Fear plays a broken record in your mind of all the worst possible outcomes. Fear takes your emotions hostage. It sabotages your body with sweaty palms, a racing heart, trembling limbs, and a gnawing in your gut. If you listen to fear, it will tell you to run when you should take a stand. It will urge you to keep quiet when you should speak up. Fear will prompt you to quit when you should stay, and linger when you should leave. It’s no wonder the Bible addresses the topic of fear so much. Over three hundred times God commanded us in so many words to stop being afraid!

When you know God has called you to a purpose, you can step into that role — no matter how frightening — because you are confident that God is in control. Fear may not disappear, but that’s when courage becomes stronger than fear. 

Courage takes action to do the right thing without always having the assurance that everything will turn out OK. And honestly, things don’t always turn out OK. Sometimes the courageous suffer, hurt, or lose. Sometimes they die in the battle. No person better exemplifies courage than Jesus Christ, who, knowing the agony that lay ahead, steadfastly pursued God’s purpose for Him to die for the sins of the world. Jesus took the path of courage to meet our dire need, notwithstanding the personal risk or cost to Himself.

The legacy of courage you leave to someone who follows in your path might begin the day you stand up to do the right thing, or the day you walk away from the wrong thing. If you’re not currently facing such a fearful situation, at some point you will. Don’t let fear win the day. Don’t let Satan use his favorite weapon to paralyze you. Rather, listen to the voice of the Father saying, “Take heart. Fear not. Be strong and courageous.” Trust Him and move forward. 

Excerpted from Legacy by Jackie Green and Lauren Green McAfee. Published by Lifeway Press®. © 2019. Used by permission.

Jackie Green wears many different hats as she navigates writing, speaking, organizing events for women, being a wife and mother to six and GiGi to four. She is the co-founder of Museum of the Bible and serves on the board of several organizations. She is also the founder of Women of Legacy—an effort to help women discover and leave an eternal legacy. She has been married for thirty-five years to her husband, Steve, whom she actively supports in his role as President of Hobby Lobby and Chairman of the Board at Museum of the Bible. She has co-authored two books: This Dangerous Book with her husband, Steve Green, and Only One Life with her daughter, Lauren Green McAfee.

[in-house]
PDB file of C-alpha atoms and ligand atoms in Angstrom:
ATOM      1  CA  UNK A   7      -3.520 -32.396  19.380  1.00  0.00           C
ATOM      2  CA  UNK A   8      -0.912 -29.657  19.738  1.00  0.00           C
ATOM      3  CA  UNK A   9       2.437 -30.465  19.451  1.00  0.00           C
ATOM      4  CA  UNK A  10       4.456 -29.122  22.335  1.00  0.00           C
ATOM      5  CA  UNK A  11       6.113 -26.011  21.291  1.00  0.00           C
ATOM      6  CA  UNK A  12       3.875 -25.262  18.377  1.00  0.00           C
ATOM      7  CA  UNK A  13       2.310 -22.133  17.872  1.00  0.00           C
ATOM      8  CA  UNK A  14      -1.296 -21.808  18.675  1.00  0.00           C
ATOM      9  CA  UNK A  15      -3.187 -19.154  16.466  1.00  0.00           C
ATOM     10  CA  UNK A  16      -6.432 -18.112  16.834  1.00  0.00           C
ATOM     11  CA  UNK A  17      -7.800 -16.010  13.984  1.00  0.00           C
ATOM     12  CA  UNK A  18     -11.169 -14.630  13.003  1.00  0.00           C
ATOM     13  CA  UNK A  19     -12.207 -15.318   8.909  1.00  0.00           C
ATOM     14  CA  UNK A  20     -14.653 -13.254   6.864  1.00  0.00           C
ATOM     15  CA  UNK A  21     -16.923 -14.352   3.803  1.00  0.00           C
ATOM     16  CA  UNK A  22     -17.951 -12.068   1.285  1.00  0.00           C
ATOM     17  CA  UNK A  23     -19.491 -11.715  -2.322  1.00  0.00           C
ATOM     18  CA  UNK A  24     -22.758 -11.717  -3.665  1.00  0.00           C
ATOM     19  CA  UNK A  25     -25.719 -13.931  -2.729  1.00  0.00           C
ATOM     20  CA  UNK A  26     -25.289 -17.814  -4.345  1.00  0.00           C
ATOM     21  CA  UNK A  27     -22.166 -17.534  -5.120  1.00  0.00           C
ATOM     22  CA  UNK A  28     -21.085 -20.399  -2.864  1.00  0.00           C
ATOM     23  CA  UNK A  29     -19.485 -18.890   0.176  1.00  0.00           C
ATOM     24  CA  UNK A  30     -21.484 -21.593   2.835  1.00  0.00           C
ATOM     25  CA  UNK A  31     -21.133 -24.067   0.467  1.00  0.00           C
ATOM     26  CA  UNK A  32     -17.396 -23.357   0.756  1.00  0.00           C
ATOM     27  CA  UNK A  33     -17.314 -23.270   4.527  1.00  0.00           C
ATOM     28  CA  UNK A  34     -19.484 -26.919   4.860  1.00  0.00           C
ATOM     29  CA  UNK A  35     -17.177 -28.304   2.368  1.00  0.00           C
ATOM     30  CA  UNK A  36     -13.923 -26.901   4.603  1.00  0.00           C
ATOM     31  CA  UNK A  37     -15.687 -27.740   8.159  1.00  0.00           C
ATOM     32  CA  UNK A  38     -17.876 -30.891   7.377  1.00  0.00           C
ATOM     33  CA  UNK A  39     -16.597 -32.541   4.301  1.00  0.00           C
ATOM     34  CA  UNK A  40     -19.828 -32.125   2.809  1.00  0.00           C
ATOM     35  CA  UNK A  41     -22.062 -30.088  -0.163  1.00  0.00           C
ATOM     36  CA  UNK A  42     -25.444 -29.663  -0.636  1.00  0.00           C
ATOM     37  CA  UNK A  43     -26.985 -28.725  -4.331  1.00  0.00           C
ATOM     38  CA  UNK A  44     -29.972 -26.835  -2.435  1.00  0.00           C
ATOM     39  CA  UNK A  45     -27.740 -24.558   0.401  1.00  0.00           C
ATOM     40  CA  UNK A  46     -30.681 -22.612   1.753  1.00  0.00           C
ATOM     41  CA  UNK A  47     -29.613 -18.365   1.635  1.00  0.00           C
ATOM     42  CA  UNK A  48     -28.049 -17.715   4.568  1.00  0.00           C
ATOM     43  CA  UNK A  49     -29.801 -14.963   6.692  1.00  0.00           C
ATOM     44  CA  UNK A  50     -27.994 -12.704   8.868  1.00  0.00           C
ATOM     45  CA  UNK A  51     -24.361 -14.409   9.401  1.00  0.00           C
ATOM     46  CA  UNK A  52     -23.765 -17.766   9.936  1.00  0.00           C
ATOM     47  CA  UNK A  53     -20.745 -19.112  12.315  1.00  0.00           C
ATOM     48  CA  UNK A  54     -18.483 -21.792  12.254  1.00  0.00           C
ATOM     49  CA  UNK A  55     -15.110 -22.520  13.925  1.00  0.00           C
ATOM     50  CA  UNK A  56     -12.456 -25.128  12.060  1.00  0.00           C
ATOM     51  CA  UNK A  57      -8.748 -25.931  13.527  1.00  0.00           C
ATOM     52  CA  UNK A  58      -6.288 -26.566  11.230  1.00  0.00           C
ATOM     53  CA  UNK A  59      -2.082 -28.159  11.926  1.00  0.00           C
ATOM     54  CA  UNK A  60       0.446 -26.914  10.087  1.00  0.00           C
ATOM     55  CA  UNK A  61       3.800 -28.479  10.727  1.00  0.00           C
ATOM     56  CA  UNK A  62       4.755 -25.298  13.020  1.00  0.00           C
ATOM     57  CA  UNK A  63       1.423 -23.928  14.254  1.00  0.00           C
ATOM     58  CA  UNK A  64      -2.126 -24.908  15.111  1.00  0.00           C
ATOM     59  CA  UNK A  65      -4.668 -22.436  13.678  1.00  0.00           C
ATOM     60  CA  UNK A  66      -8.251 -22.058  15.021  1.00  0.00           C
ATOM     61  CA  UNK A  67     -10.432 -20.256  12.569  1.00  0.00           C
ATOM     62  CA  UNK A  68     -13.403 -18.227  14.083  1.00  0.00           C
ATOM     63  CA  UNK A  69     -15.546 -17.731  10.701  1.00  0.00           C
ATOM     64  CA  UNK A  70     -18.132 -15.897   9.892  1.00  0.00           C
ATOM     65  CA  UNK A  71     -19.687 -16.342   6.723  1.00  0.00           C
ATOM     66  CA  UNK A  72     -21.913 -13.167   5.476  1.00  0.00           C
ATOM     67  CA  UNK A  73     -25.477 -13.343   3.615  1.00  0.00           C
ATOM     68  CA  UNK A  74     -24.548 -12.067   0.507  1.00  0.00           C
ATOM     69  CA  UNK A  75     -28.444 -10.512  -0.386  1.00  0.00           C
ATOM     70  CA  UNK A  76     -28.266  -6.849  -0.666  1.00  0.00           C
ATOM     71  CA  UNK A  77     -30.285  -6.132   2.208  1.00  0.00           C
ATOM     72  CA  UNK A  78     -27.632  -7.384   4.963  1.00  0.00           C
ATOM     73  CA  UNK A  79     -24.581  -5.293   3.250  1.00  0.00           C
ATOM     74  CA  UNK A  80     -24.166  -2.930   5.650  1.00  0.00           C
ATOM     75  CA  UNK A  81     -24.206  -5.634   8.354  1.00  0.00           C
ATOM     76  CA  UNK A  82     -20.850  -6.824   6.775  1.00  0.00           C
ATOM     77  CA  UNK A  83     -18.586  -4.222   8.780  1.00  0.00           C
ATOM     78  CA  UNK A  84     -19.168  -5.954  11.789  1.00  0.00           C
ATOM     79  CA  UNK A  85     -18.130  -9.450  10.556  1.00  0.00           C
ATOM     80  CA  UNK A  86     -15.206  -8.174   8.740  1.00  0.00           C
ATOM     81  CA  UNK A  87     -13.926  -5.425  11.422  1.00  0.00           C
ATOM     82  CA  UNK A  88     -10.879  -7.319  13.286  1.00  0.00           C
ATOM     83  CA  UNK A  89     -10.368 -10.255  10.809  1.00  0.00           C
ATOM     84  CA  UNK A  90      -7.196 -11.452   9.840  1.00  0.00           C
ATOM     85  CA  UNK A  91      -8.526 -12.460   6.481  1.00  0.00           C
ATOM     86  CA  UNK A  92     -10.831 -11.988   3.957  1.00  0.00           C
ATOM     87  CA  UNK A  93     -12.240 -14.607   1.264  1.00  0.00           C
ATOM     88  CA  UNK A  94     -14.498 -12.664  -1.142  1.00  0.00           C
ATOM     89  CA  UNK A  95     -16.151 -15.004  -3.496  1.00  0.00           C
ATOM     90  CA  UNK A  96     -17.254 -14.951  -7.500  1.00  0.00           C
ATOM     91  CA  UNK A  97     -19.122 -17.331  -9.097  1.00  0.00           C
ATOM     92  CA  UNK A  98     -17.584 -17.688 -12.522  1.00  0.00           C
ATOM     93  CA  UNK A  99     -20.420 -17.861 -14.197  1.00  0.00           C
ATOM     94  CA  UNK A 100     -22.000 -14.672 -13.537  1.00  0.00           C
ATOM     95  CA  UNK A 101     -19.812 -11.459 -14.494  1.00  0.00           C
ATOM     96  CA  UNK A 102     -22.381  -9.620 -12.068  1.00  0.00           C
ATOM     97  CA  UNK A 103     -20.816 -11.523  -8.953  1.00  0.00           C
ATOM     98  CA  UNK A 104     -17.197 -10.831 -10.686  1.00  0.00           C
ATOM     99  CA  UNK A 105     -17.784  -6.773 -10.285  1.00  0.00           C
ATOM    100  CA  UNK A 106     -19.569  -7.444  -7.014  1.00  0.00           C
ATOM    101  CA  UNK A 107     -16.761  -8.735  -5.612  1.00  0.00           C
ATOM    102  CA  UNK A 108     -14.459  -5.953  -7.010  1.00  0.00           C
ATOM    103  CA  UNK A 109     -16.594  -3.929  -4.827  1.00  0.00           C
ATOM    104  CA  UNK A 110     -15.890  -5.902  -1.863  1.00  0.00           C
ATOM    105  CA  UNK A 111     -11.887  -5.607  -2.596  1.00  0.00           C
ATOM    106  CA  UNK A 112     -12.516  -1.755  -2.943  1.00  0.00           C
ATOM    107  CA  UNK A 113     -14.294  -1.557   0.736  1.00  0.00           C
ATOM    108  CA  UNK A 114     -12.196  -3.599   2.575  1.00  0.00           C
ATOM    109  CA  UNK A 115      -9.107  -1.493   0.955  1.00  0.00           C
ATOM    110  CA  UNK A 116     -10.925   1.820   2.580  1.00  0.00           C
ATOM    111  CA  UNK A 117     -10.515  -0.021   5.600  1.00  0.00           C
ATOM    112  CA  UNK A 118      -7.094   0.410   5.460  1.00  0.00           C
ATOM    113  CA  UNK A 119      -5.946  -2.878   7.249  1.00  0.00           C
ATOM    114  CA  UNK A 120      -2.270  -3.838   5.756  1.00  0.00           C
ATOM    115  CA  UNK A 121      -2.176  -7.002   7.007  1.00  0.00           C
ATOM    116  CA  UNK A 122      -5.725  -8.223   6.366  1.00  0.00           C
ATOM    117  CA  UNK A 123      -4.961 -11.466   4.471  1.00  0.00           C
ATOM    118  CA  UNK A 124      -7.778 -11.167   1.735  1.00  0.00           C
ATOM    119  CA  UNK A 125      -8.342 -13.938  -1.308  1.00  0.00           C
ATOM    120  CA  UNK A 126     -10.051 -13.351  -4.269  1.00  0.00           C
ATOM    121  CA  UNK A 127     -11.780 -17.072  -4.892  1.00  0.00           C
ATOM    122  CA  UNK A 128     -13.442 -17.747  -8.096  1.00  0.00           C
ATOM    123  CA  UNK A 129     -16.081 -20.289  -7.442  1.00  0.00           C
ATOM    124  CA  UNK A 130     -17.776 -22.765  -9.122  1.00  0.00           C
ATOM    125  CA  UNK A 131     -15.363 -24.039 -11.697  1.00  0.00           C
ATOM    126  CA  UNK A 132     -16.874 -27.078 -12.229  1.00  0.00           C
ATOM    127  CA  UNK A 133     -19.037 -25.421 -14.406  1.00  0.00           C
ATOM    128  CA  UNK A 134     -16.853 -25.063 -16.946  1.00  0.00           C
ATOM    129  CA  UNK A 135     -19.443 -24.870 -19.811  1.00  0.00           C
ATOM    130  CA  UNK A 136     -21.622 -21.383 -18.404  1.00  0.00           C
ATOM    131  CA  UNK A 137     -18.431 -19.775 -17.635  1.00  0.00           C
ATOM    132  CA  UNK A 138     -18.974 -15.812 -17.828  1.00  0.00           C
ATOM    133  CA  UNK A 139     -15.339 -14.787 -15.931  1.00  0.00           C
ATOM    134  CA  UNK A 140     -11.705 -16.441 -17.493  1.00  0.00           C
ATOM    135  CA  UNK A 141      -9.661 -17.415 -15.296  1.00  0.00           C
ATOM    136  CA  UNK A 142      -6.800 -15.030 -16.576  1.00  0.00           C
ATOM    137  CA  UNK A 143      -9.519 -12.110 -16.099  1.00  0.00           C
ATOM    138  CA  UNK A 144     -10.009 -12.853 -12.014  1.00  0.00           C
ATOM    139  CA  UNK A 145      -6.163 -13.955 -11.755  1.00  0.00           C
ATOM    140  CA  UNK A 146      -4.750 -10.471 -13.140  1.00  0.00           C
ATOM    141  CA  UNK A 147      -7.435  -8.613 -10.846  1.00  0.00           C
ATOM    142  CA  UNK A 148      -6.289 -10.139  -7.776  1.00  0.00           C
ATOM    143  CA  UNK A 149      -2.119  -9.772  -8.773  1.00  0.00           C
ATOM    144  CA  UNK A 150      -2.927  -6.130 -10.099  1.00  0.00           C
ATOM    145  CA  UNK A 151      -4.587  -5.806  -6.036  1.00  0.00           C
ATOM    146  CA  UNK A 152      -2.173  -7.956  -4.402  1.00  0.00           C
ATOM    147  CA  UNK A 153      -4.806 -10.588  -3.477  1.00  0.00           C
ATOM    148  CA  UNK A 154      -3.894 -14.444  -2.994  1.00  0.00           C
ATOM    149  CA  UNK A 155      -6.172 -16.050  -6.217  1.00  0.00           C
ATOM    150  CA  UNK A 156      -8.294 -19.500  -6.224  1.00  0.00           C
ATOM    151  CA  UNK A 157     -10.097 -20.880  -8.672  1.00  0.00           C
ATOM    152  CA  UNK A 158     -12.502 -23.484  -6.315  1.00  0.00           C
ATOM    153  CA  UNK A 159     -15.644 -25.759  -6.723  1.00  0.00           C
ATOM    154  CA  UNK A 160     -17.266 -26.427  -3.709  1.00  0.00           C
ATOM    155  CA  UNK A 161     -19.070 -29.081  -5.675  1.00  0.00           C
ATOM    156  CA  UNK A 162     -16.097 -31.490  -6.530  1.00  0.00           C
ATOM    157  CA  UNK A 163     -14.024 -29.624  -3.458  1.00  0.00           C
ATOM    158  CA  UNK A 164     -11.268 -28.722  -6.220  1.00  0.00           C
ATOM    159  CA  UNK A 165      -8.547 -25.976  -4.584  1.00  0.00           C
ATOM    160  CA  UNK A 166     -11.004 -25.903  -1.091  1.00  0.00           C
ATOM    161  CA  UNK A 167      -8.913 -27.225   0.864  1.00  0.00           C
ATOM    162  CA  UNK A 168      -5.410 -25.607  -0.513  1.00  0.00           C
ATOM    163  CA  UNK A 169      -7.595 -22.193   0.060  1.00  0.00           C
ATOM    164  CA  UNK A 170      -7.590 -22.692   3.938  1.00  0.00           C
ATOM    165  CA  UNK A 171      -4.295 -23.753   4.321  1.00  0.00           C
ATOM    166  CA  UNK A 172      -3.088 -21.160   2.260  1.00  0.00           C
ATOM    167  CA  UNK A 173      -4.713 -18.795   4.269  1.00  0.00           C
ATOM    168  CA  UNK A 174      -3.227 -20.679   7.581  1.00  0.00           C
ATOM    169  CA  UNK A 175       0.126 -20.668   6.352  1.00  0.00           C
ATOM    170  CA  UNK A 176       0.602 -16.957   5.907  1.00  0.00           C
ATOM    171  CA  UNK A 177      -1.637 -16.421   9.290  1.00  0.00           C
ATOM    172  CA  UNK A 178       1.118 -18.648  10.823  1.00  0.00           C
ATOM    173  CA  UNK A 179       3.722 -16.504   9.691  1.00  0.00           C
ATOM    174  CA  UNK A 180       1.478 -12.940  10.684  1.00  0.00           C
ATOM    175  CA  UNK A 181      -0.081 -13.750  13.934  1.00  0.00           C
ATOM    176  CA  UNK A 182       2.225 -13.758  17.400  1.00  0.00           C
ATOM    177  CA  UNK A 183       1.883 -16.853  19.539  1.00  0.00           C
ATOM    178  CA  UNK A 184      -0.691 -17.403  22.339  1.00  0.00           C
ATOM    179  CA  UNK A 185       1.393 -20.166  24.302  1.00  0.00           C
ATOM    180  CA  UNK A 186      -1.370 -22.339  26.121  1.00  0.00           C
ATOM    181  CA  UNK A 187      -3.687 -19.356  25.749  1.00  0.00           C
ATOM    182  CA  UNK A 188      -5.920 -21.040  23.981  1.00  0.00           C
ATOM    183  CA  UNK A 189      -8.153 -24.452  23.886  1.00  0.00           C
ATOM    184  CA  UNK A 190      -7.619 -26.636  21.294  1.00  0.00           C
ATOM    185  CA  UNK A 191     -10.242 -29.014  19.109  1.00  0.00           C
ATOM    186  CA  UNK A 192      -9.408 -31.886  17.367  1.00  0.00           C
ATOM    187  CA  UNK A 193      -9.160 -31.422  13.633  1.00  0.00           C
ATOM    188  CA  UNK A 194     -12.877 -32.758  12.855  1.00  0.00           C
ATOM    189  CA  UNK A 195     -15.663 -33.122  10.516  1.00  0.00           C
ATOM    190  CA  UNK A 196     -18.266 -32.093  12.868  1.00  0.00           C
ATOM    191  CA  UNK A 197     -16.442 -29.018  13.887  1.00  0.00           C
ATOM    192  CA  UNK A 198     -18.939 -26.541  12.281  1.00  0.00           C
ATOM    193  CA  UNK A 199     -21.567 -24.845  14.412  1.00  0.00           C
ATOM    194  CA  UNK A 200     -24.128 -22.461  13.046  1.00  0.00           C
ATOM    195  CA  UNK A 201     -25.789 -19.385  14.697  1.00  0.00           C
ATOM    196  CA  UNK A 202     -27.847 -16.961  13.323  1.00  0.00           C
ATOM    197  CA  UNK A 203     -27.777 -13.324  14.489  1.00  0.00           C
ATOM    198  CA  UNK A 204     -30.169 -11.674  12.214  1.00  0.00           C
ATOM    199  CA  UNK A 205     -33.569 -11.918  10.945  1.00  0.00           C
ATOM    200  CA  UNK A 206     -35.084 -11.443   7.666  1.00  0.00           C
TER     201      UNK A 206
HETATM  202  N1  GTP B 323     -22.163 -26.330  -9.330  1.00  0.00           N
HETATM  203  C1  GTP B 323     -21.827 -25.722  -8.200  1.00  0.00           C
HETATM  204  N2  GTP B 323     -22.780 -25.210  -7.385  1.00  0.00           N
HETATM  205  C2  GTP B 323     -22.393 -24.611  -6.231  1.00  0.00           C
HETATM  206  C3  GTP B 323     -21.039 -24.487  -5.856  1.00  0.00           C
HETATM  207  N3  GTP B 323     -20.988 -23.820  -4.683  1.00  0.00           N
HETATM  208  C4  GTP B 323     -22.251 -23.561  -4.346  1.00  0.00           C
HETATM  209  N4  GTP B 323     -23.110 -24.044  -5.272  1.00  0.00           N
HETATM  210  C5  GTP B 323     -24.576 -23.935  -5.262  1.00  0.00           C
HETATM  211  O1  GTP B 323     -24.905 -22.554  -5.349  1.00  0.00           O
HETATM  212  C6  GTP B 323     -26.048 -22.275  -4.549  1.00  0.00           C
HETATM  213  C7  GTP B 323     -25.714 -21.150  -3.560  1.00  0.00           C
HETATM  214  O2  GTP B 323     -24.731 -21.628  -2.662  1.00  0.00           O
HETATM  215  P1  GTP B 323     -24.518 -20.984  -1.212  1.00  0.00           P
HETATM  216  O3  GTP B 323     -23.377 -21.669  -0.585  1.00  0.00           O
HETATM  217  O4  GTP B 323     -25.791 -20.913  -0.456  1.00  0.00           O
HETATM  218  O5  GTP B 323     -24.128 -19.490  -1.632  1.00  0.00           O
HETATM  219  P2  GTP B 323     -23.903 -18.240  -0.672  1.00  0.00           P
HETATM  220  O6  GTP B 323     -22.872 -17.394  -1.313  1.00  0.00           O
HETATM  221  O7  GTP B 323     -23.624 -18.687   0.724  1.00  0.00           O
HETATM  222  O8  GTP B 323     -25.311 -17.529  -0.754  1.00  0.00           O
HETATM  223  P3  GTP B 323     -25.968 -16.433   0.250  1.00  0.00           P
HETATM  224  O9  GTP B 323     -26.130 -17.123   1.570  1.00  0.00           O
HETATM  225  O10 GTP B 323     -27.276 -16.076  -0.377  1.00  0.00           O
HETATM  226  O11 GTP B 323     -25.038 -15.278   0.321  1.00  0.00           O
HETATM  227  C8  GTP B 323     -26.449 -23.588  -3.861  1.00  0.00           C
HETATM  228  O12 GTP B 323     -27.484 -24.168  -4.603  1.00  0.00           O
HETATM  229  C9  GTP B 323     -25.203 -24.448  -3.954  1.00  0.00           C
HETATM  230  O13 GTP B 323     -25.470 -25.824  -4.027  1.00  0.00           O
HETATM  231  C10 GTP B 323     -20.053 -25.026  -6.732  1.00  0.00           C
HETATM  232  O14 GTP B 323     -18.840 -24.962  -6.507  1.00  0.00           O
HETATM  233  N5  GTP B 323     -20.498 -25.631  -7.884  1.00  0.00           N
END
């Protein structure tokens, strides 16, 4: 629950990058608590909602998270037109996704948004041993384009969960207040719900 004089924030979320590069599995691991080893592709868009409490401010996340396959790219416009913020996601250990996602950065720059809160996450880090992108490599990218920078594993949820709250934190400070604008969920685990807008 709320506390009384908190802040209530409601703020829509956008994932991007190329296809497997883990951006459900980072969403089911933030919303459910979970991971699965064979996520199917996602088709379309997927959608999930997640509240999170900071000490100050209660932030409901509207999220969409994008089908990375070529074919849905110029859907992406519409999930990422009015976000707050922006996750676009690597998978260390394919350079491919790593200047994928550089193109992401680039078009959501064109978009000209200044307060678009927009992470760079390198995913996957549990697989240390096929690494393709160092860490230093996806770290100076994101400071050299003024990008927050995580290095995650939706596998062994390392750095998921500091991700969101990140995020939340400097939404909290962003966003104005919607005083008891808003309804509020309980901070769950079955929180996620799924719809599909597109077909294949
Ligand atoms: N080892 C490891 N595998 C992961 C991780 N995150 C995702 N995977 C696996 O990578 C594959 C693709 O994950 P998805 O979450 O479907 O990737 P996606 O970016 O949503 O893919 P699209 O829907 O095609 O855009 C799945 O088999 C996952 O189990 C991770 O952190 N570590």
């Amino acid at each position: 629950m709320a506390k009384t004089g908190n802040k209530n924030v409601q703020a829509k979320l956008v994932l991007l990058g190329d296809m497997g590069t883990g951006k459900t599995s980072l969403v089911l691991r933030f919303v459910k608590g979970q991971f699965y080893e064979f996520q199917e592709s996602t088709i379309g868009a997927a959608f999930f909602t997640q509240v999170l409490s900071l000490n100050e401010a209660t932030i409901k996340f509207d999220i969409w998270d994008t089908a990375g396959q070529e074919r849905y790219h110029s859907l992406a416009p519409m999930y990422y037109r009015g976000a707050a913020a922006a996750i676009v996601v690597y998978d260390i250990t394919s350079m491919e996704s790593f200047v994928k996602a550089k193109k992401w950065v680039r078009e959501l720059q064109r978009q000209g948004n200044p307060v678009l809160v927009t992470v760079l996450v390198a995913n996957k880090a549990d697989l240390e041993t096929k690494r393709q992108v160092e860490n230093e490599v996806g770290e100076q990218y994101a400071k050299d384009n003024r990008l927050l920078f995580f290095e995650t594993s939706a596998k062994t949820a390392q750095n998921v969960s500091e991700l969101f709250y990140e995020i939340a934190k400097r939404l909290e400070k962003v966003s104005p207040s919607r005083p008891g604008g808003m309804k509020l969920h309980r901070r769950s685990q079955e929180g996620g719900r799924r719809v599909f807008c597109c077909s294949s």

Lauren Green McAfee is a communicator, connector, and coffee enthusiast with a heart to engage others with the Bible. While earning her graduate degrees in pastoral counseling and theology, Lauren worked for her father, Steve Green, as he founded Museum of the Bible in Washington, D.C. Today, Lauren works at the Hobby Lobby corporate office and pursues a PhD in ethics and public policy at Southern Baptist Theological Seminary.

Legacy by Jackie Green and Lauren Green McAfee

Do you want to pass down something of worth? Do you want your influence to last? Do you want your life to matter in the future?

We all want to be women of legacy, but how do we begin?

In Legacy, a 6-session study, examine the character and actions of women in Scripture—Esther, Mary Magdalene, Ruth, Deborah, the woman at the well, and more—to inspire and challenge you to leave a gospel-centered legacy.